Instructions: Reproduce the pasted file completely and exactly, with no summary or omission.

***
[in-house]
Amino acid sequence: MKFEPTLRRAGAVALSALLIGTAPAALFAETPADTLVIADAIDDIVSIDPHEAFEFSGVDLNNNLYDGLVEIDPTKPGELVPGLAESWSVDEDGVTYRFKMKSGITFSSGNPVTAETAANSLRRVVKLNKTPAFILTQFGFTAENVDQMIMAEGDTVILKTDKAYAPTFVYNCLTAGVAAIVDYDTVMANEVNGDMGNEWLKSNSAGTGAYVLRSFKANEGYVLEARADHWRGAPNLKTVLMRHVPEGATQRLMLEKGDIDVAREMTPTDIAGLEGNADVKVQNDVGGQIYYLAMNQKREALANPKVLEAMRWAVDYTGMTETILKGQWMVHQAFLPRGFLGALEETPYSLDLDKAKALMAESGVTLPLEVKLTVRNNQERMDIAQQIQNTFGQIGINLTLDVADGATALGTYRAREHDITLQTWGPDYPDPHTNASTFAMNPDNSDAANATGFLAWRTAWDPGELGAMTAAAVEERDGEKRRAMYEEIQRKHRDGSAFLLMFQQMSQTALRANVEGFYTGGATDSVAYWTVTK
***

[in-house]
Amino acid sequence: MKFEPTLRRAGAVALSALLIGTAPAALFAETPADTLVIADAIDDIVSIDPHEAFEFSGVDLNNNLYDGLVEIDPTKPGELVPGLAESWSVDEDGVTYRFKMKSGITFSSGNPVTAETAANSLRRVVKLNKTPAFILTQFGFTAENVDQMIMAEGDTVILKTDKAYAPTFVYNCLTAGVAAIVDYDTVMANEVNGDMGNEWLKSNSAGTGAYVLRSFKANEGYVLEARADHWRGAPNLKTVLMRHVPEGATQRLMLEKGDIDVAREMTPTDIAGLEGNADVKVQNDVGGQIYYLAMNQKREALANPKVLEAMRWAVDYTGMTETILKGQWMVHQAFLPRGFLGALEETPYSLDLDKAKALMAESGVTLPLEVKLTVRNNQERMDIAQQIQNTFGQIGINLTLDVADGATALGTYRAREHDITLQTWGPDYPDPHTNASTFAMNPDNSDAANATGFLAWRTAWDPGELGAMTAAAVEERDGEKRRAMYEEIQRKHRDGSAFLLMFQQMSQTALRANVEGFYTGGATDSVAYWTVTK